Better versed in hip-hop

Mansbach is the author of the novels "The End of the Jews" and "Angry Black White Boy."

It’s strange, given the profusion of hip-hop scholarship, that rap lyrics have received so little sustained analysis.

But though hip-hop is studied at universities -- as a social movement, a musical form, a manifestation of postmodernity -- the public conversation about it remains a zero-sum game of overzealous attacks and passionate defenses.

As a key part of America’s youth culture and a central battlefield in our culture wars, hip-hop often seems to have forfeited the right to be discussed as art. Most academic and popular writers subjugate its aesthetics to its politics.


Until very recently, such writers could be counted on to begin around the time of hip-hop’s birth and attempt to tackle the entire culture -- which, in addition to rap music, includes break dancing, graffiti and a number of other elements -- all at once.

Luckily, a new paradigm of scholarship is emerging, and Adam Bradley’s “Book of Rhymes: The Poetics of Hip Hop” is a solid contribution.

Like Joe Schloss’ “Making Beats,” William Jelani Cobb’s “To the Break of Dawn” and the Jeff Chang-edited “Total Chaos: The Art and Aesthetics of Hip-Hop,” “Book of Rhymes” scrutinizes hip-hop’s artistry with rigor and imagination.

Bradley has his eye on canon-building and his back turned to the debate over whether hip-hop threatens moral fiber. He explains just what kind of verse the most popular poets in the history of the world are producing.

Yet even as he seeks to establish hip-hop’s literary sophistication -- see Stanley Crouch’s statement that rap is “Dick and Jane with dirty words” if you doubt it remains contested -- Bradley is seldom defensive or overly celebratory.

“The caricature of the artistically and intellectually impoverished street thug,” he writes, “fails to account for the linguistic virtuosity and cultural literacy required to rap effectively to a beat.”


This is a striking statement, and it re-centers the conversation toward poetic analysis.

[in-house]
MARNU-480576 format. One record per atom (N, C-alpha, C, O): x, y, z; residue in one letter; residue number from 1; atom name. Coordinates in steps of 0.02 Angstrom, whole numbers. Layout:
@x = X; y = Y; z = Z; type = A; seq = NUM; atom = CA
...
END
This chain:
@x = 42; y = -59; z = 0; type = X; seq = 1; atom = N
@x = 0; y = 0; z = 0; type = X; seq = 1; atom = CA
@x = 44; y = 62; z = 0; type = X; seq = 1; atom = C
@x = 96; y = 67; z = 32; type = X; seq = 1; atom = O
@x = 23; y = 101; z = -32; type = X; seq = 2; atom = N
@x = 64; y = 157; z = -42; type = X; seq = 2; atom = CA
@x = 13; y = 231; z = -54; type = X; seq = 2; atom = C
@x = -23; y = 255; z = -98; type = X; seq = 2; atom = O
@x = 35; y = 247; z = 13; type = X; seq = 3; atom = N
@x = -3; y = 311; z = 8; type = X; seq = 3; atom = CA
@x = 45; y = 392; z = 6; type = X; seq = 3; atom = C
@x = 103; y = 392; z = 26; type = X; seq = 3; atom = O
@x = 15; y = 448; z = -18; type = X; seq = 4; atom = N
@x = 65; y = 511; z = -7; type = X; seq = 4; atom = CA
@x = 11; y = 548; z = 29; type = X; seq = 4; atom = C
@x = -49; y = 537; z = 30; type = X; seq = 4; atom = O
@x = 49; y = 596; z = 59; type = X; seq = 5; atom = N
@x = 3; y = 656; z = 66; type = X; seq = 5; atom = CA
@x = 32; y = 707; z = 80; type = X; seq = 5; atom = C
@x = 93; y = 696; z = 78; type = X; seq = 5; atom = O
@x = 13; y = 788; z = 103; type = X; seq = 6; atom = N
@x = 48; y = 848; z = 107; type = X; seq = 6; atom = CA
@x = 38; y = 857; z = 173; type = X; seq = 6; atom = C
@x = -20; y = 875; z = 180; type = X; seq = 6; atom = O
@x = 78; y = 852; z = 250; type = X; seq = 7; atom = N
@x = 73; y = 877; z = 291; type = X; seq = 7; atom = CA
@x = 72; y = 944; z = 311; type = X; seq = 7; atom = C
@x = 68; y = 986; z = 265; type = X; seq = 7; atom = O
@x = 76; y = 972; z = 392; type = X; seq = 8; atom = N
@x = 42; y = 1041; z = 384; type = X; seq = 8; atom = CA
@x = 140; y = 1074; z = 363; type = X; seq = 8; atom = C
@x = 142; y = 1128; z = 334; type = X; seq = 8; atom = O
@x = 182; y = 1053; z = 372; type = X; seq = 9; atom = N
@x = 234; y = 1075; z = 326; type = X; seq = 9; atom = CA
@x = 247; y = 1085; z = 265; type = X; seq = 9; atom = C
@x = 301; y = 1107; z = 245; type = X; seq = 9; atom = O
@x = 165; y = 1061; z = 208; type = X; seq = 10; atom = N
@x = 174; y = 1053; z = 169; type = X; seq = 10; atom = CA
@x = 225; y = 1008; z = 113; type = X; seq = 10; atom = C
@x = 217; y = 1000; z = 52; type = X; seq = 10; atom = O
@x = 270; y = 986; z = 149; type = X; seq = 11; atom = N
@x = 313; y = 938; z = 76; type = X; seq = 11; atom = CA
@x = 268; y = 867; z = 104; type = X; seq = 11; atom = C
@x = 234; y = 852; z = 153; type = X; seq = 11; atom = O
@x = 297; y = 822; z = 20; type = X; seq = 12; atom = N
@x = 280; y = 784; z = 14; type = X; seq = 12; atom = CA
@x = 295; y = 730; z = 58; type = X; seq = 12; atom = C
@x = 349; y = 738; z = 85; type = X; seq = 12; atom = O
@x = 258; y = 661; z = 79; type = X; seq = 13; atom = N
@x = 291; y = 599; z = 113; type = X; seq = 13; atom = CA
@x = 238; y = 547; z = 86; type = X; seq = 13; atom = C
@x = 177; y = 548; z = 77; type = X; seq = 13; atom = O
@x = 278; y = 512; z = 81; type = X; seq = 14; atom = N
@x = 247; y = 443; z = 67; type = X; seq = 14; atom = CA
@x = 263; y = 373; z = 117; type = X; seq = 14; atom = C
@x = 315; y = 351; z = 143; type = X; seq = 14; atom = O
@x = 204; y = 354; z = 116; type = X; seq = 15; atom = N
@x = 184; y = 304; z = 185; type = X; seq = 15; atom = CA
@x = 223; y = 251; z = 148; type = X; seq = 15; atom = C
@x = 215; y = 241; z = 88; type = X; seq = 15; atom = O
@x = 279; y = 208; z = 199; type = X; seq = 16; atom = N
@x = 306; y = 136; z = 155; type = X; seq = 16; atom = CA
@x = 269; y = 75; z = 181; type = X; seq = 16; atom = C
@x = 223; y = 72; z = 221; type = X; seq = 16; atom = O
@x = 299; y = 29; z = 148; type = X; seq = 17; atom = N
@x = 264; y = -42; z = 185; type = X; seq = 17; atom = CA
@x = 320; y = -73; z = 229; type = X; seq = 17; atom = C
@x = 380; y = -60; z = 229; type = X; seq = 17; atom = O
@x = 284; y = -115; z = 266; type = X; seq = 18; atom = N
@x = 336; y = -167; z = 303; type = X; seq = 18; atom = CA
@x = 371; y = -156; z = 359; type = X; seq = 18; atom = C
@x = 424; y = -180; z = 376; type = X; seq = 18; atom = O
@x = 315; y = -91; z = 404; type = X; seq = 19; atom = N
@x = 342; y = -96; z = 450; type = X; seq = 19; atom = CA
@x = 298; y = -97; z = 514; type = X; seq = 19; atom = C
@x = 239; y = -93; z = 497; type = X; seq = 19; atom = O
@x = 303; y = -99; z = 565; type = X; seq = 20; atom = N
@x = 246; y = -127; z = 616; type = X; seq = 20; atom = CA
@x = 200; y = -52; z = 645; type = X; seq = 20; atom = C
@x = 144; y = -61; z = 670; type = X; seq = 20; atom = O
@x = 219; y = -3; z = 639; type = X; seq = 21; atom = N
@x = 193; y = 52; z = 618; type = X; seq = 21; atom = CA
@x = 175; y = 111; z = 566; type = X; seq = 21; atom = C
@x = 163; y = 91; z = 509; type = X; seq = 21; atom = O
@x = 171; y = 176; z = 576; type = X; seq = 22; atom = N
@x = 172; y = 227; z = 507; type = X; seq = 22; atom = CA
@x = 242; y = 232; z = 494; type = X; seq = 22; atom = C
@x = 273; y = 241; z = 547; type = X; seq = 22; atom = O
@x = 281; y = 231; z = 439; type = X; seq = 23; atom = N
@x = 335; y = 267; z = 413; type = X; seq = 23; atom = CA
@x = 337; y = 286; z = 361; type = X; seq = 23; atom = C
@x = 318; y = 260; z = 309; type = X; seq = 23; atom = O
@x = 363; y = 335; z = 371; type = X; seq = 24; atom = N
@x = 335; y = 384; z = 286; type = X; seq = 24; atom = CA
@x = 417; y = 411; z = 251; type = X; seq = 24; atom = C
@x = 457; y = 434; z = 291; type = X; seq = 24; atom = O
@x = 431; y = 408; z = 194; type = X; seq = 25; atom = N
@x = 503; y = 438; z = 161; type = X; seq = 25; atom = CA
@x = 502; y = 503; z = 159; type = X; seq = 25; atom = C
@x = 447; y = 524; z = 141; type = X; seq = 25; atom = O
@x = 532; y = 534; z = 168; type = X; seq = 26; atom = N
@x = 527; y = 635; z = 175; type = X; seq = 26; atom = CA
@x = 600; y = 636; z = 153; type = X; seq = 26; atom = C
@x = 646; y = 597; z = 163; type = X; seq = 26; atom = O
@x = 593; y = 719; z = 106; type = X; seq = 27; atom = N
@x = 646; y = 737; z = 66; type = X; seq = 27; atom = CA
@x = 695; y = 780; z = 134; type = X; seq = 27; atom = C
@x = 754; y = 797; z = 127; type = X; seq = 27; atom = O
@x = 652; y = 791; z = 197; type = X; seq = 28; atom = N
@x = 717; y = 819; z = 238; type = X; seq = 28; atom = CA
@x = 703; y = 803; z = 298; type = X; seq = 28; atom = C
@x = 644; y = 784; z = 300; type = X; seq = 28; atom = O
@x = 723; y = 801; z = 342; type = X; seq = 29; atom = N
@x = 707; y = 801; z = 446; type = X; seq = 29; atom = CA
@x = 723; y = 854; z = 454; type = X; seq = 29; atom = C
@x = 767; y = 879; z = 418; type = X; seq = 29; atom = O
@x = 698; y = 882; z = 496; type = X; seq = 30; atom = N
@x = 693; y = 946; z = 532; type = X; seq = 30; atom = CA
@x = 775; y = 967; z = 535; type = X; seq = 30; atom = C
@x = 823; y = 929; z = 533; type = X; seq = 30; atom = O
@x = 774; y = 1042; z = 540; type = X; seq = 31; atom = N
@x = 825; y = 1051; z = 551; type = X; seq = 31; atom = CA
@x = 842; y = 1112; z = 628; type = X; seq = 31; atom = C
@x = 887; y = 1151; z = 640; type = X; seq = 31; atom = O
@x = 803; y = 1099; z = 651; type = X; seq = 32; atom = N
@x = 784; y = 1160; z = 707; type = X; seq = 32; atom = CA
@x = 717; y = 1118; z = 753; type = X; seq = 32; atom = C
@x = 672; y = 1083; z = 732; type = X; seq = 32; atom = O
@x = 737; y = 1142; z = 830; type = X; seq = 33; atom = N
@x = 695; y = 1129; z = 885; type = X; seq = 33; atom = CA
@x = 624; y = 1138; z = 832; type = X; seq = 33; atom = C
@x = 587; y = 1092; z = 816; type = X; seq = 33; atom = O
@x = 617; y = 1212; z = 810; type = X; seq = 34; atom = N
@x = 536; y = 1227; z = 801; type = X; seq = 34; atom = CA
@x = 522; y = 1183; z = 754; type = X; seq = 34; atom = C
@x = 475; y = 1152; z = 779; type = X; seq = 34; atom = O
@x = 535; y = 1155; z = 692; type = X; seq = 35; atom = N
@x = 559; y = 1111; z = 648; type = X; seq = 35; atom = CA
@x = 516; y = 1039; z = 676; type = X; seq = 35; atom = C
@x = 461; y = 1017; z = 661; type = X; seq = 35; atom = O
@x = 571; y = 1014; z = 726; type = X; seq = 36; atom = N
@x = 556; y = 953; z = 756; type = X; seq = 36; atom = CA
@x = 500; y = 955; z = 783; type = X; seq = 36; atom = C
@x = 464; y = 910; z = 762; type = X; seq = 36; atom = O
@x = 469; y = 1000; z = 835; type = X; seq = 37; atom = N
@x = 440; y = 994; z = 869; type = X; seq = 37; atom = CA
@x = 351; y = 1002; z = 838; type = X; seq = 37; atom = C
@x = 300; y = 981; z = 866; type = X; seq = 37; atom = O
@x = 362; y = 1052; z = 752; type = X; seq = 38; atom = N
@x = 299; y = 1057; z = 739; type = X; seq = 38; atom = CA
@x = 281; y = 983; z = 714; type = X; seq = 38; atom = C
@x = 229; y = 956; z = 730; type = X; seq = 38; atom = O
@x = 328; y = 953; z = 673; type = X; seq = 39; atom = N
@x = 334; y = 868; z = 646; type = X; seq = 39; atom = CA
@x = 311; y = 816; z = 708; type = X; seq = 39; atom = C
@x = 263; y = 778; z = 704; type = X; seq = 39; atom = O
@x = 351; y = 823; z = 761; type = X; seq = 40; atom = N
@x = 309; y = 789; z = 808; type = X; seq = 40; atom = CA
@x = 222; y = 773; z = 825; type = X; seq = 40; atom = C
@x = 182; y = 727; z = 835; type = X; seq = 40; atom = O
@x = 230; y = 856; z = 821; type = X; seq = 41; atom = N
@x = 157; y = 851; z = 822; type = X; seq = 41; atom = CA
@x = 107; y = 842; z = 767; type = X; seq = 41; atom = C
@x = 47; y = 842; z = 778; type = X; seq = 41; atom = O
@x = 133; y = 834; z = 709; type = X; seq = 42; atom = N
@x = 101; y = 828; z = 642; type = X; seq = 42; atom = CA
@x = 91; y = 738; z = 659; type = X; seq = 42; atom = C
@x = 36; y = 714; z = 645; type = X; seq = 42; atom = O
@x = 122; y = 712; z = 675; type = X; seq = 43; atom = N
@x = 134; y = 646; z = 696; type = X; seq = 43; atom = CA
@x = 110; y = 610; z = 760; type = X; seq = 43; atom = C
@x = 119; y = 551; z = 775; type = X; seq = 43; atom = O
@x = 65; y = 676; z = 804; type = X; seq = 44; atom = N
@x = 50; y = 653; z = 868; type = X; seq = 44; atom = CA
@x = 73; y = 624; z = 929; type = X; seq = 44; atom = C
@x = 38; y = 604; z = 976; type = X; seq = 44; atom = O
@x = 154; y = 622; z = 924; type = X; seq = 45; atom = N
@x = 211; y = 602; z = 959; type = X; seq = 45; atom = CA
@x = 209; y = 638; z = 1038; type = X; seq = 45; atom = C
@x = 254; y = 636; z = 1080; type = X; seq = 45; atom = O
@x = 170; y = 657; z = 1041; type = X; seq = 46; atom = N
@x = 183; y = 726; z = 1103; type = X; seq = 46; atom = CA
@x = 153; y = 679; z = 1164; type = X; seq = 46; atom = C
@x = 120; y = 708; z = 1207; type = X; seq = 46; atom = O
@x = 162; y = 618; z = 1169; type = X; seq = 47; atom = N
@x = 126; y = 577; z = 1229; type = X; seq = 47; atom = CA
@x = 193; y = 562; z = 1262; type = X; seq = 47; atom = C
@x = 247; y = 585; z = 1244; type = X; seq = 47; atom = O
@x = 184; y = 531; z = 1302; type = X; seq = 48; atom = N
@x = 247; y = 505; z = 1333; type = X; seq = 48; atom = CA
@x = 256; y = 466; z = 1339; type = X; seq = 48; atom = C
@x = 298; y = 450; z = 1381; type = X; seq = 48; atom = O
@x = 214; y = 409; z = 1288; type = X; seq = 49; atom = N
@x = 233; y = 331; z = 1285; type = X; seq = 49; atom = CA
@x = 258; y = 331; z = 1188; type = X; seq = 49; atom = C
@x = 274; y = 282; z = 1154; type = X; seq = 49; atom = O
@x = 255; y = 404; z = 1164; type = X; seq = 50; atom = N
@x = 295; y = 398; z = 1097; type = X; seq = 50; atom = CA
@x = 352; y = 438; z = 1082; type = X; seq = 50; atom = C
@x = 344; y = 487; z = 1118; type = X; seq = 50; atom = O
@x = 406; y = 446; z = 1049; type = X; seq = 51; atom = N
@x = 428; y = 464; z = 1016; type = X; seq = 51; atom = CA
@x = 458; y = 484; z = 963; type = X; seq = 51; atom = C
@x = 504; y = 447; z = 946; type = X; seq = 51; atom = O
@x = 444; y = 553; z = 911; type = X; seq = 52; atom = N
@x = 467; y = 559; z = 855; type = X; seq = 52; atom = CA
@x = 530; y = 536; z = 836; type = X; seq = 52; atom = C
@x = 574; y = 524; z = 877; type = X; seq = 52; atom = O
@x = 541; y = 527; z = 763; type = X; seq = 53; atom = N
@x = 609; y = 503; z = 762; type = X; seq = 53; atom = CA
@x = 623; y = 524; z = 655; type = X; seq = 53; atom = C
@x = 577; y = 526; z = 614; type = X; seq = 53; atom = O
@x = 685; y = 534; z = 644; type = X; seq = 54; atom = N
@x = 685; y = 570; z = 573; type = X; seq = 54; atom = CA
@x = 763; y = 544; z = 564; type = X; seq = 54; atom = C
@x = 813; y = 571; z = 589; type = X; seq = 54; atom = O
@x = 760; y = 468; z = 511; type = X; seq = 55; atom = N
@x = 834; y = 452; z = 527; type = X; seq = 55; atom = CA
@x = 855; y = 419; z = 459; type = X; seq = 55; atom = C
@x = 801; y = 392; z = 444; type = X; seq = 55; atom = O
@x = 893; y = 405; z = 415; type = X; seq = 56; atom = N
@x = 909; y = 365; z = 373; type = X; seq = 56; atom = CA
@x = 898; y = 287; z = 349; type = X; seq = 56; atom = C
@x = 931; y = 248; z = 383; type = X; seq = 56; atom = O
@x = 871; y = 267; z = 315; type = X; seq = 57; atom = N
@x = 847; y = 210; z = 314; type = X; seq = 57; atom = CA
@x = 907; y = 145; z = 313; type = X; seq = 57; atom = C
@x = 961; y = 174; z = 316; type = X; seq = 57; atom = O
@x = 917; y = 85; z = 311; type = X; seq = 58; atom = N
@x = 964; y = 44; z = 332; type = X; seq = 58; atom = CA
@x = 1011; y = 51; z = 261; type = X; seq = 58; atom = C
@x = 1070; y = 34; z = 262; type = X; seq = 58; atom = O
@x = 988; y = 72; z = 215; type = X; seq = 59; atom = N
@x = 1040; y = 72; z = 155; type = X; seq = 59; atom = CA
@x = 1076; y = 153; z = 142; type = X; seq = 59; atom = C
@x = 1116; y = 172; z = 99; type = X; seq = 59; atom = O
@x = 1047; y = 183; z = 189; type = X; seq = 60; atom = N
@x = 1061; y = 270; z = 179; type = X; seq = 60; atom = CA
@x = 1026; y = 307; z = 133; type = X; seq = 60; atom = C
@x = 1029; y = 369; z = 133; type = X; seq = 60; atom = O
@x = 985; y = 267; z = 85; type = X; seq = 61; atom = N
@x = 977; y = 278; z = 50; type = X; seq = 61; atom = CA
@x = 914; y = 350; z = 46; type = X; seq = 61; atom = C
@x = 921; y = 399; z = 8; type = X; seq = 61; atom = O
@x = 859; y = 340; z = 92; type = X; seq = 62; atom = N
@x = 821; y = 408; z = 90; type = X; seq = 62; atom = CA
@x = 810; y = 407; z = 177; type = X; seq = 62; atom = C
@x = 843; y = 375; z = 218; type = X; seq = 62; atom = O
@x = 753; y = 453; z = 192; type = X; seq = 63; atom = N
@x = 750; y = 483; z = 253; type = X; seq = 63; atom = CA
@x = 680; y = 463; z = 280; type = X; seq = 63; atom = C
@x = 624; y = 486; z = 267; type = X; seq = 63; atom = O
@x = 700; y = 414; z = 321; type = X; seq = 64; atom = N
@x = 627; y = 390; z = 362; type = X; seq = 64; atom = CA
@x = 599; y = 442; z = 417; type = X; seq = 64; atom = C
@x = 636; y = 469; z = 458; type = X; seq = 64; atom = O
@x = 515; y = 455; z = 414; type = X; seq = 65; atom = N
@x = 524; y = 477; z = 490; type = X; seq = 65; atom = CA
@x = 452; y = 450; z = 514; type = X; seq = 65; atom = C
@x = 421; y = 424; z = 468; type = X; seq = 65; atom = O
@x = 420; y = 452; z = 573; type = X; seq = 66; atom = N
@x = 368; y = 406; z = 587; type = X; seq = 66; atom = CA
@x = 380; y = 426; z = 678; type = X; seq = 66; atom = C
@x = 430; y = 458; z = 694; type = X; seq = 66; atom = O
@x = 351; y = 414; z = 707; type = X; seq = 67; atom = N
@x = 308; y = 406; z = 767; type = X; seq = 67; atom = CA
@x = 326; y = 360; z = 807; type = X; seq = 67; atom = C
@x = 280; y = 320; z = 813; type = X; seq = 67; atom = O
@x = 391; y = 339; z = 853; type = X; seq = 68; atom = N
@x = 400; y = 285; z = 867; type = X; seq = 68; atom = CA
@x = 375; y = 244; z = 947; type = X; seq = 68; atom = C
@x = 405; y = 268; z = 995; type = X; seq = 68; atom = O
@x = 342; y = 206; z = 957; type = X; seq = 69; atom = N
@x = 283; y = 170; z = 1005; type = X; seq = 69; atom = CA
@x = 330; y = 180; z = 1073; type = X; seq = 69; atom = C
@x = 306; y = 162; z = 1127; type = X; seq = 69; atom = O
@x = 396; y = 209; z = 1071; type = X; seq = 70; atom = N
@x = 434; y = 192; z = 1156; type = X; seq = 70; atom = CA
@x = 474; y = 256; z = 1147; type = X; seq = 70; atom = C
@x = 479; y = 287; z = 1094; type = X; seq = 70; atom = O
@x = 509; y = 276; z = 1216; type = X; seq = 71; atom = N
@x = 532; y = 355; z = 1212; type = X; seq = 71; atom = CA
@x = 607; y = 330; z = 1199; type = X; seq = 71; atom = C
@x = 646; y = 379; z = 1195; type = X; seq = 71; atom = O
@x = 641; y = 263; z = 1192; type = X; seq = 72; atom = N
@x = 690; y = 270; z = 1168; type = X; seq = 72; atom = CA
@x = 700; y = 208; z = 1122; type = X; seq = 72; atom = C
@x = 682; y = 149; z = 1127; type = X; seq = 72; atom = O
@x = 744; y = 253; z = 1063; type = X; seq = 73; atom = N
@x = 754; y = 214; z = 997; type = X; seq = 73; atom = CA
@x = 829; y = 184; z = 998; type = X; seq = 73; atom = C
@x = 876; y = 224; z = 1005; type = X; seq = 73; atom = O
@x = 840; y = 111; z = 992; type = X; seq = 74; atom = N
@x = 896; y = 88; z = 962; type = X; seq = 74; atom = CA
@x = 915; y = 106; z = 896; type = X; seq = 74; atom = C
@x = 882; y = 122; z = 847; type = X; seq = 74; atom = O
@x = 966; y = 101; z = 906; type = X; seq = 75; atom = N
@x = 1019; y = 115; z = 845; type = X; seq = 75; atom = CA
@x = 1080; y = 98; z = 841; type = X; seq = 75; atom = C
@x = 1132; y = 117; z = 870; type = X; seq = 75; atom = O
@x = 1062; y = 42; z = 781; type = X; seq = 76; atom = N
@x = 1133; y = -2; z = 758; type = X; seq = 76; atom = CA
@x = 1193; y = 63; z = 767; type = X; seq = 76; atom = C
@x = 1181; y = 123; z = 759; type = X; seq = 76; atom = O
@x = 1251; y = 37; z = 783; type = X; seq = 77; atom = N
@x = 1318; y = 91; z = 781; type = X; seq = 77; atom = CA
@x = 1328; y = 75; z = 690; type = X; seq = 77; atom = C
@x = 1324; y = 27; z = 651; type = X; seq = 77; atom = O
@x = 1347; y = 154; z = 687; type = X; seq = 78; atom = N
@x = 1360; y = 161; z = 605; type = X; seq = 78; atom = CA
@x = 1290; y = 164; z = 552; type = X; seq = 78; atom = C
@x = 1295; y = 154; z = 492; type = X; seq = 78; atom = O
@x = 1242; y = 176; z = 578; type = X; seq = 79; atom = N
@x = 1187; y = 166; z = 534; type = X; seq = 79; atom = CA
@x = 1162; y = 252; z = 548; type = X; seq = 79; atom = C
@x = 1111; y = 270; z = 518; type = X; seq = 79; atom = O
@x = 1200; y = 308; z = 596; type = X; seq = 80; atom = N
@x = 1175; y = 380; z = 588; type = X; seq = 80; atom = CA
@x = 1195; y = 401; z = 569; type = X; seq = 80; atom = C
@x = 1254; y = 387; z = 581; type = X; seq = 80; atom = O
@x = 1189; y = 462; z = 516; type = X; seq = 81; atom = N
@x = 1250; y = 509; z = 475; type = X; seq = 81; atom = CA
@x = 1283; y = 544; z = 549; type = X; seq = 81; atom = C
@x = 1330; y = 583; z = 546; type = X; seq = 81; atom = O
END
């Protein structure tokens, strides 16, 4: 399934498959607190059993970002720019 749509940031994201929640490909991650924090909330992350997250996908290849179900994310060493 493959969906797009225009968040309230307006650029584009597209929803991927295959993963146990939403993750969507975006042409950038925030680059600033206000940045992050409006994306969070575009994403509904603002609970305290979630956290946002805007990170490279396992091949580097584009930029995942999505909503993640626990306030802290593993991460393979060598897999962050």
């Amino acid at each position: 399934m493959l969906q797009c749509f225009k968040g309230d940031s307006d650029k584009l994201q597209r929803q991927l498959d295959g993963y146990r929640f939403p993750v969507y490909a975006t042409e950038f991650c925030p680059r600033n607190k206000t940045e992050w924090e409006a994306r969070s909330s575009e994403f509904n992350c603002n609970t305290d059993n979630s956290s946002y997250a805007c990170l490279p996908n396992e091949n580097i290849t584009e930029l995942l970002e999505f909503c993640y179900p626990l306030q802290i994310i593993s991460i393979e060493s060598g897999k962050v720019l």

An assistant professor of English literature at Claremont McKenna College, Bradley is an unabashed formalist. He takes obvious pleasure in such obscure poetic terms as apocopated rhyme, ballad form and metonymy -- as well as in rappers’ mastery of them.

Many scholars would characterize the use of these devices as a subversion of the canon. Bradley is more interested in the notion of rap as a Western poetic form and, as such, heir to all that’s come before.

His argument is far too nuanced, however, to suggest that rap’s legitimacy stems from its use of classical techniques.

Rather, Bradley asserts, hip-hop contains many techniques that “rappers didn’t inherit; they created [them] for themselves out of the need for expressive freedom.” He zeros in on metaphoric construction, word bending and the narrative innovations of hip-hop storytelling.

Because he knows “flow” is as important as composition, Bradley spends ample time on voice, style and attitude, making his analysis as three-dimensional as the music.

Rap is a competitive art, and fans are notorious for the fervor with which they parse verses and rank artists. Much of what devotees do instinctively, Bradley formalizes in “Book of Rhymes.”


His insights are compelling. Discussing rap’s limited subject matter, he acknowledges corporate influence as a culprit, but also suggests that “when MCs settle into familiar pairs of rhyme words, they also tend to settle into familiar themes and attitudes.”

Thus, “a revolution in rap’s themes must begin with a revolution in rap’s poetics.” Whether or not this is true, it’s certainly provocative.

In his discussion of storytelling, Bradley pinpoints rappers’ conflation of the narrative voice with the dramatic -- a fusion that allows for “intimacy” and “imaginative freedom” and finds its antecedent in “the tall tales of oral tradition.”

Later, he connects rap’s ethos of “battling” with similar traditions in ancient Greece, 10th century Japan and modern Namibia, pointing out that while much has been made of hip-hop’s “stereotypically masculine” braggadocio, “here [are] young men boasting of . . . poetry, eloquence, artistry.”

“Book of Rhymes” is well-served by Bradley’s discipline. In limiting his focus, Bradley creates space for the kind of analysis often subsumed by polemics and grandiosity.

The result is a book equally enriched by his academic training and his years of studious listening -- not the last word on hip-hop lyricism, but an engaging first verse.